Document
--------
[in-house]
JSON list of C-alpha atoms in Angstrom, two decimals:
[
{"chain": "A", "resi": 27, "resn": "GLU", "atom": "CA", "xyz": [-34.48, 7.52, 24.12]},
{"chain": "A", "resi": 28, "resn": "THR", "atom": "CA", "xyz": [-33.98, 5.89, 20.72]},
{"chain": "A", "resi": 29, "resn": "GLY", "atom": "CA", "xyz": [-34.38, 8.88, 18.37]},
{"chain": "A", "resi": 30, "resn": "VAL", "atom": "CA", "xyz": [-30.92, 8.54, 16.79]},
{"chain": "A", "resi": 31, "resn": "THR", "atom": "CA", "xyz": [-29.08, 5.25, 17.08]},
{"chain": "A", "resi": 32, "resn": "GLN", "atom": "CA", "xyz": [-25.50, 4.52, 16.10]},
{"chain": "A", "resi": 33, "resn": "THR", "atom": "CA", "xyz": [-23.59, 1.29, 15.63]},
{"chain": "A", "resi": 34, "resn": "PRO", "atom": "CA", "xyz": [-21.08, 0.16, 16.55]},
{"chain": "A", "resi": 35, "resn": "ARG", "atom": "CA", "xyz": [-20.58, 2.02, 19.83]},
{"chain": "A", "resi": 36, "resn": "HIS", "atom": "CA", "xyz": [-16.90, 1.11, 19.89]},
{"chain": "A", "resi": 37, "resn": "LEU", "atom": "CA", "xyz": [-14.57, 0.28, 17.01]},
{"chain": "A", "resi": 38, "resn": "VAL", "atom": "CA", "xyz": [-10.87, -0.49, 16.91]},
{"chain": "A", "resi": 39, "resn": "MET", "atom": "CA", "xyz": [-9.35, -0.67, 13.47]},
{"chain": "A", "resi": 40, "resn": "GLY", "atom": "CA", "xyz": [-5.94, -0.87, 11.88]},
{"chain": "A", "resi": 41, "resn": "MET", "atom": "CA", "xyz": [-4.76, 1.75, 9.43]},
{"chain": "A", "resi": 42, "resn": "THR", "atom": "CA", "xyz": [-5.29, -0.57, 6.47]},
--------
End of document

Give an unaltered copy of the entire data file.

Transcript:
[in-house]
JSON list of C-alpha atoms in Angstrom, two decimals:
[
{"chain": "A", "resi": 27, "resn": "GLU", "atom": "CA", "xyz": [-34.48, 7.52, 24.12]},
{"chain": "A", "resi": 28, "resn": "THR", "atom": "CA", "xyz": [-33.98, 5.89, 20.72]},
{"chain": "A", "resi": 29, "resn": "GLY", "atom": "CA", "xyz": [-34.38, 8.88, 18.37]},
{"chain": "A", "resi": 30, "resn": "VAL", "atom": "CA", "xyz": [-30.92, 8.54, 16.79]},
{"chain": "A", "resi": 31, "resn": "THR", "atom": "CA", "xyz": [-29.08, 5.25, 17.08]},
{"chain": "A", "resi": 32, "resn": "GLN", "atom": "CA", "xyz": [-25.50, 4.52, 16.10]},
{"chain": "A", "resi": 33, "resn": "THR", "atom": "CA", "xyz": [-23.59, 1.29, 15.63]},
{"chain": "A", "resi": 34, "resn": "PRO", "atom": "CA", "xyz": [-21.08, 0.16, 16.55]},
{"chain": "A", "resi": 35, "resn": "ARG", "atom": "CA", "xyz": [-20.58, 2.02, 19.83]},
{"chain": "A", "resi": 36, "resn": "HIS", "atom": "CA", "xyz": [-16.90, 1.11, 19.89]},
{"chain": "A", "resi": 37, "resn": "LEU", "atom": "CA", "xyz": [-14.57, 0.28, 17.01]},
{"chain": "A", "resi": 38, "resn": "VAL", "atom": "CA", "xyz": [-10.87, -0.49, 16.91]},
{"chain": "A", "resi": 39, "resn": "MET", "atom": "CA", "xyz": [-9.35, -0.67, 13.47]},
{"chain": "A", "resi": 40, "resn": "GLY", "atom": "CA", "xyz": [-5.94, -0.87, 11.88]},
{"chain": "A", "resi": 41, "resn": "MET", "atom": "CA", "xyz": [-4.76, 1.75, 9.43]},
{"chain": "A", "resi": 42, "resn": "THR", "atom": "CA", "xyz": [-5.29, -0.57, 6.47]},